URUMQI, China - Twenty-eight years after Deng Xiaoping launched his market reforms, millions of Chinese people are experiencing an economic miracle.
His goal was to connect China to the rest of the world.
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"If he was alive today he would be proud of us," one man said.
The Chinese are marveling at their red-hot economy that's doubled every eight years and keeps on growing.
"This is a happening place," one woman said.
"I cannot believe my eyes!" another said.
A Wave of Modernization
From Urumqi to Harbin, and from Chengdu to Fuzhou, a new generation of cities is also experiencing a wave of modernization.
"For decades the government focused on developing eastern China while the rest of the country lagged behind. I'm glad to see things are now balancing out between east and west," said Huang, a resident of Urumqi.
For that he can thank the Chinese government's Go West campaign to boost its underdeveloped western regions.
"In terms of this campaign for the west they've put tremendous amount of money into it and tremendous amount of energy into it," said Dr. Merle Goldman, from Harvard University.
The goal is to get more companies to consider leaving high profile and costly cities like Beijing and Shanghai and instead move to the hinterlands of China.
Kenny Ho works for Shanghai-based Jones Lang LaSalle, one of the world's leading real estate companies.
"And there are good opportunities to be had," Ho said. He's just published China 30, a list of rising urban cities.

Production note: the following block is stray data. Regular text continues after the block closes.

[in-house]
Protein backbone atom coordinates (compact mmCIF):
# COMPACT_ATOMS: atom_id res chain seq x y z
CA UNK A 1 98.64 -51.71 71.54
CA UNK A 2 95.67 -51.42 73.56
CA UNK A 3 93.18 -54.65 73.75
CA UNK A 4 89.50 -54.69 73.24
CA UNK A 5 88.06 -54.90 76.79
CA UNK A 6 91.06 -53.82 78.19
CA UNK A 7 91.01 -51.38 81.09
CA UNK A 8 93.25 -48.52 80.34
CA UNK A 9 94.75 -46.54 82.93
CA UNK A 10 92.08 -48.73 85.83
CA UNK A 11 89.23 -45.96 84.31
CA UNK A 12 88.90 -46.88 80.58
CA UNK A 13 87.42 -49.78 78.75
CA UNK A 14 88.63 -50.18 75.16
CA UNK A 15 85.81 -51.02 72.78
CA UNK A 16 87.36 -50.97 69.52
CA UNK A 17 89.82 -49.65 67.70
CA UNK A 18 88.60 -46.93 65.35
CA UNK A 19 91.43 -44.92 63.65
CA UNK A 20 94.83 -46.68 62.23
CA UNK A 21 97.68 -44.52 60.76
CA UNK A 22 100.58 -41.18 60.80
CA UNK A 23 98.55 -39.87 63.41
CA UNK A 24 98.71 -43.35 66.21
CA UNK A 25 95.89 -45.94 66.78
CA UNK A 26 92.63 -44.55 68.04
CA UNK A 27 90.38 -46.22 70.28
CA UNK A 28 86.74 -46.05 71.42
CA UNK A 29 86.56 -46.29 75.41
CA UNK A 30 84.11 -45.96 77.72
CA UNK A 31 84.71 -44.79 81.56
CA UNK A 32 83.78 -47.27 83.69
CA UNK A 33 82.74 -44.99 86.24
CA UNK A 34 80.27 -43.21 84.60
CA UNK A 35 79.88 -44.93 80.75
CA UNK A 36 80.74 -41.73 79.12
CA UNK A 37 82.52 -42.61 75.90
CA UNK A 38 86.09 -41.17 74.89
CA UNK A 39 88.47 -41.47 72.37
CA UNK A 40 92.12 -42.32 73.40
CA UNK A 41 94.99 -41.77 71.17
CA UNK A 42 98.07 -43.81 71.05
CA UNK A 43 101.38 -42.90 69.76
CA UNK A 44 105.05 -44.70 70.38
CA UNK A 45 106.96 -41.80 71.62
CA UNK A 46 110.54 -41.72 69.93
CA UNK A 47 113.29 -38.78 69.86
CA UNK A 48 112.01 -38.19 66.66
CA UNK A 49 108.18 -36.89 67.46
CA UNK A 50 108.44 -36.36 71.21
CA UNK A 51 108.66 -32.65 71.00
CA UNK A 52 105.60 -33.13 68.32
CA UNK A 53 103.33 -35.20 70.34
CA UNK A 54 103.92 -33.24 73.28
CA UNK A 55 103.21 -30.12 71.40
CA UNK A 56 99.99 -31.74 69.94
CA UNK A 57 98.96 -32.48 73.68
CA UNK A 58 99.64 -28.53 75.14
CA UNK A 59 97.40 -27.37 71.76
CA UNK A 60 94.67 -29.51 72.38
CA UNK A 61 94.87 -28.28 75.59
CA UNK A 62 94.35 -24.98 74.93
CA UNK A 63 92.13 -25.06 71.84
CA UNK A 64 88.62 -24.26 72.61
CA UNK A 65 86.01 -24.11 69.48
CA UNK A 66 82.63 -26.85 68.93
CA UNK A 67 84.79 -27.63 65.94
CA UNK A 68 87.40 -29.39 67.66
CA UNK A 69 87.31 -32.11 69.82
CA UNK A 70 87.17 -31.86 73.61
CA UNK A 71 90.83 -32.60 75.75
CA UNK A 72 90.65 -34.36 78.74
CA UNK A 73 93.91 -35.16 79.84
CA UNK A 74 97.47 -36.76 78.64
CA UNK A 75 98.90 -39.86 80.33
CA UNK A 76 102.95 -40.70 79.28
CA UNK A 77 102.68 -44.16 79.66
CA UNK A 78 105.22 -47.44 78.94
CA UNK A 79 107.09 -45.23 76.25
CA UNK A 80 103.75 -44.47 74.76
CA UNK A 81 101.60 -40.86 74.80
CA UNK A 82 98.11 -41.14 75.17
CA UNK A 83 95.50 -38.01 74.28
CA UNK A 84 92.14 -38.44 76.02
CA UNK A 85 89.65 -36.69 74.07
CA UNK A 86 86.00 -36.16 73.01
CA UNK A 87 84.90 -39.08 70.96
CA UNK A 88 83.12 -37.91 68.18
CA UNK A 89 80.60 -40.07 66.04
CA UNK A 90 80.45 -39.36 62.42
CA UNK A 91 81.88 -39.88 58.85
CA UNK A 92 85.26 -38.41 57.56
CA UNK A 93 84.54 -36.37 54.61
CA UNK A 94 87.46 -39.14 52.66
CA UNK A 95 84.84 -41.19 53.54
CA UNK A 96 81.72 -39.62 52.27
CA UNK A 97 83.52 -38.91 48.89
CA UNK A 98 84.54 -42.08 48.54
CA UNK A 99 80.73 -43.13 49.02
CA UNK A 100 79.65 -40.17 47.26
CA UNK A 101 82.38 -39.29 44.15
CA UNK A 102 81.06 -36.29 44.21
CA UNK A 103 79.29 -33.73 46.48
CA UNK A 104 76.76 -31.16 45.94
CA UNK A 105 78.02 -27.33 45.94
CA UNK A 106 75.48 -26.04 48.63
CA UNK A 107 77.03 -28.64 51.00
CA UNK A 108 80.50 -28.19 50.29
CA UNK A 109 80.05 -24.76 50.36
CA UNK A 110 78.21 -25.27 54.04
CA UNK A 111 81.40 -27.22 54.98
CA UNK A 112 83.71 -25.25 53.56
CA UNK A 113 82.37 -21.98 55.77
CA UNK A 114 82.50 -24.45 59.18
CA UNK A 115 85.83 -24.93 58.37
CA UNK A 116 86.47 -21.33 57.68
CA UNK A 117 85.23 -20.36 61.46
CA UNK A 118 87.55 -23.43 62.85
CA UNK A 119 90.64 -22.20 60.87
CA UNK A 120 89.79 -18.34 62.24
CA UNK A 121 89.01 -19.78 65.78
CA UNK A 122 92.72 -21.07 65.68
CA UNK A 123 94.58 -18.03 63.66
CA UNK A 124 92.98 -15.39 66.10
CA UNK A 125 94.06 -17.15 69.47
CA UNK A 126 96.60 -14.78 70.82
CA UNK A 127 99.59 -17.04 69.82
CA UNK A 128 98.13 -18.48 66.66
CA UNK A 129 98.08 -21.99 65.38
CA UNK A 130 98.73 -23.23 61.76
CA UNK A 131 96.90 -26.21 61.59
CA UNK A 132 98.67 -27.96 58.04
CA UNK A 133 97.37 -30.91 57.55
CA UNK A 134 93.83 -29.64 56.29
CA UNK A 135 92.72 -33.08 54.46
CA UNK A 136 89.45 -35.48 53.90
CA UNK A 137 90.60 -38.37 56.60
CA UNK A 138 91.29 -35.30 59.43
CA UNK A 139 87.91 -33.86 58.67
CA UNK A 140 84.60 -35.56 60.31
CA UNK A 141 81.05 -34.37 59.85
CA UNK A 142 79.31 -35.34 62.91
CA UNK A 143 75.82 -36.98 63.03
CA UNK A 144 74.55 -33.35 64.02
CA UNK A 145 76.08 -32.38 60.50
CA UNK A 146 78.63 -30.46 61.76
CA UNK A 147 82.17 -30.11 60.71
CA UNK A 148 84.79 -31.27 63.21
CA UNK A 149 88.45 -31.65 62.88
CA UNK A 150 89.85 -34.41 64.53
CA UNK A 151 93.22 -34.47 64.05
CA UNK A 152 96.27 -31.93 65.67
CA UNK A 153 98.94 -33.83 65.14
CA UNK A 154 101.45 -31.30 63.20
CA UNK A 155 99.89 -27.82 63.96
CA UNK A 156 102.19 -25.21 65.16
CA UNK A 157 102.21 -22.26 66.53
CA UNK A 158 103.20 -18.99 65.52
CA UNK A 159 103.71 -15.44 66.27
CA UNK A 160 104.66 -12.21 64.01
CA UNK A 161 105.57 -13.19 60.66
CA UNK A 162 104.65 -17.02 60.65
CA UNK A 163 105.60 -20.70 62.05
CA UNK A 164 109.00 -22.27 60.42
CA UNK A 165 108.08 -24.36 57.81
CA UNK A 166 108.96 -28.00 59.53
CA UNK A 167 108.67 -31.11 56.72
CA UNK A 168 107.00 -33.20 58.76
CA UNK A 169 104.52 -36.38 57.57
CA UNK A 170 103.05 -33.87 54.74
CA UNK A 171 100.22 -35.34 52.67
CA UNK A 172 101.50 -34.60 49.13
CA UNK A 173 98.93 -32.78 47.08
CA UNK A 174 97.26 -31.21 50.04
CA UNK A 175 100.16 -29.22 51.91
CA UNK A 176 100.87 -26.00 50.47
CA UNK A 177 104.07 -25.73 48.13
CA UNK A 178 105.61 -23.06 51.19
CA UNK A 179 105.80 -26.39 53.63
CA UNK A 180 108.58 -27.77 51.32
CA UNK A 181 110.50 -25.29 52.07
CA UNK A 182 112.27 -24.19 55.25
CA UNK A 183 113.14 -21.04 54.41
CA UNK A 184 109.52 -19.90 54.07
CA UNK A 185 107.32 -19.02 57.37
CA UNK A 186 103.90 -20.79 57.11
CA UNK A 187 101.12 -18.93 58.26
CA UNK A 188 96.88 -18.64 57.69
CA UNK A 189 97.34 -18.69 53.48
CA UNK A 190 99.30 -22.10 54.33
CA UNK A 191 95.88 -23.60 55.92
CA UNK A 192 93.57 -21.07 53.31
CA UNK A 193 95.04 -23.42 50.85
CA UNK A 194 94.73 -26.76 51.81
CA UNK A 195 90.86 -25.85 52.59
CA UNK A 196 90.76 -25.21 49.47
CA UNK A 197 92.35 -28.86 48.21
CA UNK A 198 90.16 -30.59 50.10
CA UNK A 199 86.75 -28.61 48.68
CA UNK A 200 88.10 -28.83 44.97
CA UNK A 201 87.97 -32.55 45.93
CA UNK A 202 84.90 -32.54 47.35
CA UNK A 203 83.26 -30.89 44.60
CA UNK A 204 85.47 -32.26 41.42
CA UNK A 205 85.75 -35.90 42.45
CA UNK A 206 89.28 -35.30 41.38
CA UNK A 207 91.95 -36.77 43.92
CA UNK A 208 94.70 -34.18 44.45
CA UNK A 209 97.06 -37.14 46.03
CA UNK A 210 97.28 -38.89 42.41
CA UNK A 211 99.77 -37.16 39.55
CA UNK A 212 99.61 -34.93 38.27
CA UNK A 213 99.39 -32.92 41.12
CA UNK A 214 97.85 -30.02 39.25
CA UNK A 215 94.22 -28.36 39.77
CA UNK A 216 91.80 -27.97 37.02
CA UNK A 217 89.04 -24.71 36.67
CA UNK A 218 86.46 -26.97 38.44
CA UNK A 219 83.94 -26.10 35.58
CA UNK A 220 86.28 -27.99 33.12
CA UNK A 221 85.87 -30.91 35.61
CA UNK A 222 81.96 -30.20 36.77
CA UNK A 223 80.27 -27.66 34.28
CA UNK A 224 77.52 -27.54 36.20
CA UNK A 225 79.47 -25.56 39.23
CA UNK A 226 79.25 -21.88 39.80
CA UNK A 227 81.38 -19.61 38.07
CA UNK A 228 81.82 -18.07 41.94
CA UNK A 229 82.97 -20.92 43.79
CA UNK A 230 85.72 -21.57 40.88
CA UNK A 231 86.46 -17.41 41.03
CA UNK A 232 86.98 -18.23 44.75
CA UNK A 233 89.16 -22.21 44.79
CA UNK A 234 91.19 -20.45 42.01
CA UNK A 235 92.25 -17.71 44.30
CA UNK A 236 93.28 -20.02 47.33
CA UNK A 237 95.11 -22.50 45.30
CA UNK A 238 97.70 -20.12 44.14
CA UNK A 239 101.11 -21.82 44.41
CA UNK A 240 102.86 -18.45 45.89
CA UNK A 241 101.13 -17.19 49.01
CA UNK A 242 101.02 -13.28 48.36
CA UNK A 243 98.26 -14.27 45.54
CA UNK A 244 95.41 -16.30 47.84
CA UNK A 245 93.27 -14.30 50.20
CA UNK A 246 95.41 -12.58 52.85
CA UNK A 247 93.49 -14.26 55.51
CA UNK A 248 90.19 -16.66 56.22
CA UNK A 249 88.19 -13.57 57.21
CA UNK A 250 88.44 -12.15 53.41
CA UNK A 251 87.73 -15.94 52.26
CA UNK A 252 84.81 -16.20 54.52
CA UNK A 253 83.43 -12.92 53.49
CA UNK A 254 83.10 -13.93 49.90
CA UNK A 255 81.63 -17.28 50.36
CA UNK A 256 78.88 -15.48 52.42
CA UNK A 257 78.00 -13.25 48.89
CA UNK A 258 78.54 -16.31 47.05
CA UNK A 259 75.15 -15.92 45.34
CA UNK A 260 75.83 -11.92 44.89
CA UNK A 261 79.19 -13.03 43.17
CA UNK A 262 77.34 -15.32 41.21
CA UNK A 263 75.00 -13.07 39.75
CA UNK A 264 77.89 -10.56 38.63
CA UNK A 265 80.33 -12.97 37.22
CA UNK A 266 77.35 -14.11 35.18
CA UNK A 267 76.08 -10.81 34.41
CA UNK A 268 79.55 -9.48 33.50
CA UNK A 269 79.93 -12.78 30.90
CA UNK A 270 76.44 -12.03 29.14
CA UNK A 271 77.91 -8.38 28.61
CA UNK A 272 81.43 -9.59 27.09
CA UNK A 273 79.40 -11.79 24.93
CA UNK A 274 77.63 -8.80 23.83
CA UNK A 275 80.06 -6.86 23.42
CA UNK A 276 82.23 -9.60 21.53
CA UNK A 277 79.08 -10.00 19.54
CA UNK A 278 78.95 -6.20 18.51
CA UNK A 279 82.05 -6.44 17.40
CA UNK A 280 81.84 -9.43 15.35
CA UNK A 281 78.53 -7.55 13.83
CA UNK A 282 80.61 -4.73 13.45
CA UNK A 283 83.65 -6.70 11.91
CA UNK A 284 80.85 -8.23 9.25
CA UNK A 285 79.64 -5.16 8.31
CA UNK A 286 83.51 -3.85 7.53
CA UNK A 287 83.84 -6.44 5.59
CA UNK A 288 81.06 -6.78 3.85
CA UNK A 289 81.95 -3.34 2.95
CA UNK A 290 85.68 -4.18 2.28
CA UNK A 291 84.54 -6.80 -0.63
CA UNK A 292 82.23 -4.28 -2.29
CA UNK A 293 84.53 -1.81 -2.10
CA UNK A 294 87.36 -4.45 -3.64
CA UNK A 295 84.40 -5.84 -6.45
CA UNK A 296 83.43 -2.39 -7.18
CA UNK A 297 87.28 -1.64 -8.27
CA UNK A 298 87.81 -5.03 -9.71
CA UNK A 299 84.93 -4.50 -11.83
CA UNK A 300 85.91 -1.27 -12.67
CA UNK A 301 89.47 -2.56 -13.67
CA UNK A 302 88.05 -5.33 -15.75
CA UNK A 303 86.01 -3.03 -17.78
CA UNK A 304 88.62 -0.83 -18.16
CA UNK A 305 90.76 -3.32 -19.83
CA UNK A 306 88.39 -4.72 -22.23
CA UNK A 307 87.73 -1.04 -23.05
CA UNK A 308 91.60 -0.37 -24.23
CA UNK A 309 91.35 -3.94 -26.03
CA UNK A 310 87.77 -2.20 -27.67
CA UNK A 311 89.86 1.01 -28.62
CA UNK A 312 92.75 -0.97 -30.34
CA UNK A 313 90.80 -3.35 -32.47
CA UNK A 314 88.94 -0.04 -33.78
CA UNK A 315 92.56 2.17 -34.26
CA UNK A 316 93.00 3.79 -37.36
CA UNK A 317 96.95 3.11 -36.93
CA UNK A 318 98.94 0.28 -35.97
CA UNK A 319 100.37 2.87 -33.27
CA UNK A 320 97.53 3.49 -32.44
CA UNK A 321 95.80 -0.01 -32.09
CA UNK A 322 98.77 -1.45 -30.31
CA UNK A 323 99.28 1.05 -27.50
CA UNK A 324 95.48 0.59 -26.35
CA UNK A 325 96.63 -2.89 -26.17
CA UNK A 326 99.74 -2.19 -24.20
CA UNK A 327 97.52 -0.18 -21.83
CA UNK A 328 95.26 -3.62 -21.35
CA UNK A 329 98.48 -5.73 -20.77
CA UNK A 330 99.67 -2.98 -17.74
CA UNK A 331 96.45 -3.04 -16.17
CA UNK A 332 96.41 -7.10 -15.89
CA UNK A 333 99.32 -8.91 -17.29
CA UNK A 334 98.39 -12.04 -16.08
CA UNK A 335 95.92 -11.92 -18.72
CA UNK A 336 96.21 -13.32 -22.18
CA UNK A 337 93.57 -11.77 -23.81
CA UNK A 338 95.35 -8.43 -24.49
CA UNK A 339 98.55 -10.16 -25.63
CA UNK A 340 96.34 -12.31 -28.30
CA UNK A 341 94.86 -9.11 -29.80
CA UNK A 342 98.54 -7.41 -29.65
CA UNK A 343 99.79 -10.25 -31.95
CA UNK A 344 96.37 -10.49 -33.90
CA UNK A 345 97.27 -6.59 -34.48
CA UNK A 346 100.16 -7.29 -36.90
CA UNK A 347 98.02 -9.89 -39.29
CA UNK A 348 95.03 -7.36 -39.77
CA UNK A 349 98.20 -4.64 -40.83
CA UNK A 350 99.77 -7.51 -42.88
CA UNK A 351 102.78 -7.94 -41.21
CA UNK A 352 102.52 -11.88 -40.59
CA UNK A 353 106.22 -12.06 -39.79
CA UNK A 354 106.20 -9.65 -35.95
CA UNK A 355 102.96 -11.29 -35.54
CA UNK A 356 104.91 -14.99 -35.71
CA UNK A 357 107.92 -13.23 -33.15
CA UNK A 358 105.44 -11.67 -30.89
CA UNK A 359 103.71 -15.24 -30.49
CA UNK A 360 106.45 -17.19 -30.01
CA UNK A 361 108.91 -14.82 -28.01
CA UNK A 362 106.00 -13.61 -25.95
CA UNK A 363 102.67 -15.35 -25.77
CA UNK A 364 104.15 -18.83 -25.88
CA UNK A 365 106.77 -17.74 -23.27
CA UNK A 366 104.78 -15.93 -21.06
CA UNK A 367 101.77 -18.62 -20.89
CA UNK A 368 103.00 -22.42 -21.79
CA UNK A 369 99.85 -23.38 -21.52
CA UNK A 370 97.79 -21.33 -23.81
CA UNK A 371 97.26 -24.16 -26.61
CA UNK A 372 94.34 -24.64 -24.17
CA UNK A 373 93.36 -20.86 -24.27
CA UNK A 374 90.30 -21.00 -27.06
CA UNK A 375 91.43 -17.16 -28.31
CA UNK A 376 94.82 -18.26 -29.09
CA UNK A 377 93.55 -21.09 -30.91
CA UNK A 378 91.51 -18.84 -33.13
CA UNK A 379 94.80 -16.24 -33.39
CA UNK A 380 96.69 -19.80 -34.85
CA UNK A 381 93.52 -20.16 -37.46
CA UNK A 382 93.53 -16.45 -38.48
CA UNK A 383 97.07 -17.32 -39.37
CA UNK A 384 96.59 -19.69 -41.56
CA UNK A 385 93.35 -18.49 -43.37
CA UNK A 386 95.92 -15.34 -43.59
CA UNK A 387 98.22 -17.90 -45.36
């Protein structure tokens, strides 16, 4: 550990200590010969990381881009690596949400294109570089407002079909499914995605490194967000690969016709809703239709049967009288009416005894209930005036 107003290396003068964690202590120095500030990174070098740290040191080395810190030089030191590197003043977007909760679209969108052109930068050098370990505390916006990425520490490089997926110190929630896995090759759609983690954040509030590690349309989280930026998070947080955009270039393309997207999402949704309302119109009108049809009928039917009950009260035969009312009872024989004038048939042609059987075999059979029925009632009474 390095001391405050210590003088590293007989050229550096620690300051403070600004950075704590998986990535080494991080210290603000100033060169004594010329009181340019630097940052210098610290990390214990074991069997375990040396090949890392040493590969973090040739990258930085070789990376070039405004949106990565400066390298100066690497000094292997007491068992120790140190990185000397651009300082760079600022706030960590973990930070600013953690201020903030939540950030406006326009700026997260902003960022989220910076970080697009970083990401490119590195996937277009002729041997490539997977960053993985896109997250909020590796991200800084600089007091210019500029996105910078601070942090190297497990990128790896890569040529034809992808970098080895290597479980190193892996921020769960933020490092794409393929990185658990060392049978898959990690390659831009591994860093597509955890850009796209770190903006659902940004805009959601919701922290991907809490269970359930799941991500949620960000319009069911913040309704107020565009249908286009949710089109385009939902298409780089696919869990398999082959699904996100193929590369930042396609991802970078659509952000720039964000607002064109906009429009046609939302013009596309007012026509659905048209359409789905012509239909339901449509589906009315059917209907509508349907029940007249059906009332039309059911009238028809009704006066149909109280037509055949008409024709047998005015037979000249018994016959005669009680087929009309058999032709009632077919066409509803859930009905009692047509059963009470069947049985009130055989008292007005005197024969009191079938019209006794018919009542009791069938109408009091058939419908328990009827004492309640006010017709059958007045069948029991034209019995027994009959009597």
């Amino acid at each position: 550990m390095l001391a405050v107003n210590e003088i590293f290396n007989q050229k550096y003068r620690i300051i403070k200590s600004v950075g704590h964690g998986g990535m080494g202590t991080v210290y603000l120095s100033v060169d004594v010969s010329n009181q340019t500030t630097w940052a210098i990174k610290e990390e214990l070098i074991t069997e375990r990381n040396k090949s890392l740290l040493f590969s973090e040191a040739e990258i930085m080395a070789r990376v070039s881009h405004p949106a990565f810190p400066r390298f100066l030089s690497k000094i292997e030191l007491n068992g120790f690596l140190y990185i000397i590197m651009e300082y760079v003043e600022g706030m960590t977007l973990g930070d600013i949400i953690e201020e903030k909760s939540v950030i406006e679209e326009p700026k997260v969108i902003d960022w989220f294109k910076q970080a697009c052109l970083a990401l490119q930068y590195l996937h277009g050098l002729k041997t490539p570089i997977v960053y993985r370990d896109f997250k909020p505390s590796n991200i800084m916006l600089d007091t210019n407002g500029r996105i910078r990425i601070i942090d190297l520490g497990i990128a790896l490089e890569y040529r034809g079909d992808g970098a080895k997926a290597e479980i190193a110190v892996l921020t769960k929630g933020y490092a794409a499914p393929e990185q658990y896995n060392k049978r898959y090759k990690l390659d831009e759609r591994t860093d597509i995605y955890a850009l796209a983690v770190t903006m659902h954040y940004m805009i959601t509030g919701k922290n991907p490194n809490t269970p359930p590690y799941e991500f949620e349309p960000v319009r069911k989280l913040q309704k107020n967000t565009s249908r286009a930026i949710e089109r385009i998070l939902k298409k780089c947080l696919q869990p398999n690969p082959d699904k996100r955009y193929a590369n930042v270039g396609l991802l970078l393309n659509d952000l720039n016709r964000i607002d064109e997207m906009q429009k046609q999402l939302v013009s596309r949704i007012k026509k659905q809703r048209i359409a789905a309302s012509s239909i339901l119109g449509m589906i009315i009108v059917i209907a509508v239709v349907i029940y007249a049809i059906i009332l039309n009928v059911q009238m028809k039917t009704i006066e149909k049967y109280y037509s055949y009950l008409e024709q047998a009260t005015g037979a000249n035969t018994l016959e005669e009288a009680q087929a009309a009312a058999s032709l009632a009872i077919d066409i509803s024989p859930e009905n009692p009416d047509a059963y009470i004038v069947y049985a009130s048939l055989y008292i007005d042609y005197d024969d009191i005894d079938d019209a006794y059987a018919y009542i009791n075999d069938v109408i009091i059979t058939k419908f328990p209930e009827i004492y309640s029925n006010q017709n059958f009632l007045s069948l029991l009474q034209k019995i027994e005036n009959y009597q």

"People just can't get enough of China it's a big growth market," he said. "Previously, everybody just thought of China as a manufacturing hub. But now China is becoming a significant economy in itself and a lot of companies are looking to grow in this market rather than just use it as an exporting location."
Beating the Path
Today a whole slew of multinational and local companies is beating a path to these so-called second and third tier cities.
"Where you'll find cheaper cost of labor, you'll find rapid infrastructure development," Ho said.
Take for example the city of Urumqi in the far northwest corner of China's Xinjiang Province - some 1,500 miles from Beijing and site of the old Silk Road,
Urumqi is surrounded by mountains and deserts. This was a hard place to get to 10 years ago.
"They are building roads, they're building railroads, and they are building bridges so the infrastructure is being built to attract this investment to the west," Merle said.
The province even has 11 airports connecting to international destinations.
"This is the key to our future. Build the roads and airports and they will come," one woman said.
A Sea of New Skyscrapers
A sea of new skyscrapers fills the horizon attracting businessmen from the east and from around the world.
"The competition is fierce but this is good for us," another man said.
For Zhu Jang's family this means the chance to experience the world like never before.
"We welcome people from around the world to come and invest in our city. This will also open us to the outside world," Jang, who is a resident of Urumqi, said.
The Chinese government's Go West strategy has had a tremendous impact on cities like Urumqi, the capital of the Xinjiang Province. Folks here are very excited about this policy, but the more you talk to them the more they feel kind of isolated from the rest of the country.
"Sometimes we are viewed as just a remote desert with our different culture and way of life. It gets lonely here," one woman said.
A Modern Western China
Exploring the far reaches of China will take time. The government's goal is to develop a new western China by the middle of the 21st century.
Even now, some 2,000 delegates are meeting in Beijing for the Communist Party's 17th National Congress.
China's top leaders are using the summit to map out economic and political polices. High on the agenda: how to develop the remote regions of western China.
"So far it's working," Ho said. "It has its own quirks but using Deng's words, he said we should allow a portion of the population to get wealthy first and that will start to spillover and it is starting to spillover."
*Originally aired October 17, 2007.